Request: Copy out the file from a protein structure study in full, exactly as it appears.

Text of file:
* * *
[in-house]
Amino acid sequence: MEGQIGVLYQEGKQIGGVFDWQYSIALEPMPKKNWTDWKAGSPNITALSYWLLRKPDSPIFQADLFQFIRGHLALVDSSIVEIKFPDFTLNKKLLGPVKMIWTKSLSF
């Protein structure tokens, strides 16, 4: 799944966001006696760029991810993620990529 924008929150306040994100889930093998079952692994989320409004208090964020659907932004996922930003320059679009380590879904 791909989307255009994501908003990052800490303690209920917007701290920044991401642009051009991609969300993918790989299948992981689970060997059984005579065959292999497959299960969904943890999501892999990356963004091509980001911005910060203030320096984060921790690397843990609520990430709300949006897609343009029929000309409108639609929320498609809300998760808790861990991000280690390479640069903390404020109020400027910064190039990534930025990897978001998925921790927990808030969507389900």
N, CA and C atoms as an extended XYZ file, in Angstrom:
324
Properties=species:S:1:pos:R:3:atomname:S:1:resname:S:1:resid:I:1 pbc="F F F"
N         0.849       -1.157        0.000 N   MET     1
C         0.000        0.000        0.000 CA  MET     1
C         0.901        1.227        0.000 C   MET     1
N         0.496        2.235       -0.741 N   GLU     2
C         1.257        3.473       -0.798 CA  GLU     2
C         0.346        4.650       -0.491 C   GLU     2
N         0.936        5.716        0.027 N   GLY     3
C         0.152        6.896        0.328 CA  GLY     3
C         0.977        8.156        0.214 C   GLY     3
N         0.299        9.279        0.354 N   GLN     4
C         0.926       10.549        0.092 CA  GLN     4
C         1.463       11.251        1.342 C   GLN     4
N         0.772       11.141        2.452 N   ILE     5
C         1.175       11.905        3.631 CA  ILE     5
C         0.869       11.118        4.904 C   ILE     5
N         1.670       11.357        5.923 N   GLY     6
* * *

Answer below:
[in-house]
Amino acid sequence: MEGQIGVLYQEGKQIGGVFDWQYSIALEPMPKKNWTDWKAGSPNITALSYWLLRKPDSPIFQADLFQFIRGHLALVDSSIVEIKFPDFTLNKKLLGPVKMIWTKSLSF
């Protein structure tokens, strides 16, 4: 799944966001006696760029991810993620990529 924008929150306040994100889930093998079952692994989320409004208090964020659907932004996922930003320059679009380590879904 791909989307255009994501908003990052800490303690209920917007701290920044991401642009051009991609969300993918790989299948992981689970060997059984005579065959292999497959299960969904943890999501892999990356963004091509980001911005910060203030320096984060921790690397843990609520990430709300949006897609343009029929000309409108639609929320498609809300998760808790861990991000280690390479640069903390404020109020400027910064190039990534930025990897978001998925921790927990808030969507389900």
N, CA and C atoms as an extended XYZ file, in Angstrom:
324
Properties=species:S:1:pos:R:3:atomname:S:1:resname:S:1:resid:I:1 pbc="F F F"
N         0.849       -1.157        0.000 N   MET     1
C         0.000        0.000        0.000 CA  MET     1
C         0.901        1.227        0.000 C   MET     1
N         0.496        2.235       -0.741 N   GLU     2
C         1.257        3.473       -0.798 CA  GLU     2
C         0.346        4.650       -0.491 C   GLU     2
N         0.936        5.716        0.027 N   GLY     3
C         0.152        6.896        0.328 CA  GLY     3
C         0.977        8.156        0.214 C   GLY     3
N         0.299        9.279        0.354 N   GLN     4
C         0.926       10.549        0.092 CA  GLN     4
C         1.463       11.251        1.342 C   GLN     4
N         0.772       11.141        2.452 N   ILE     5
C         1.175       11.905        3.631 CA  ILE     5
C         0.869       11.118        4.904 C   ILE     5
N         1.670       11.357        5.923 N   GLY     6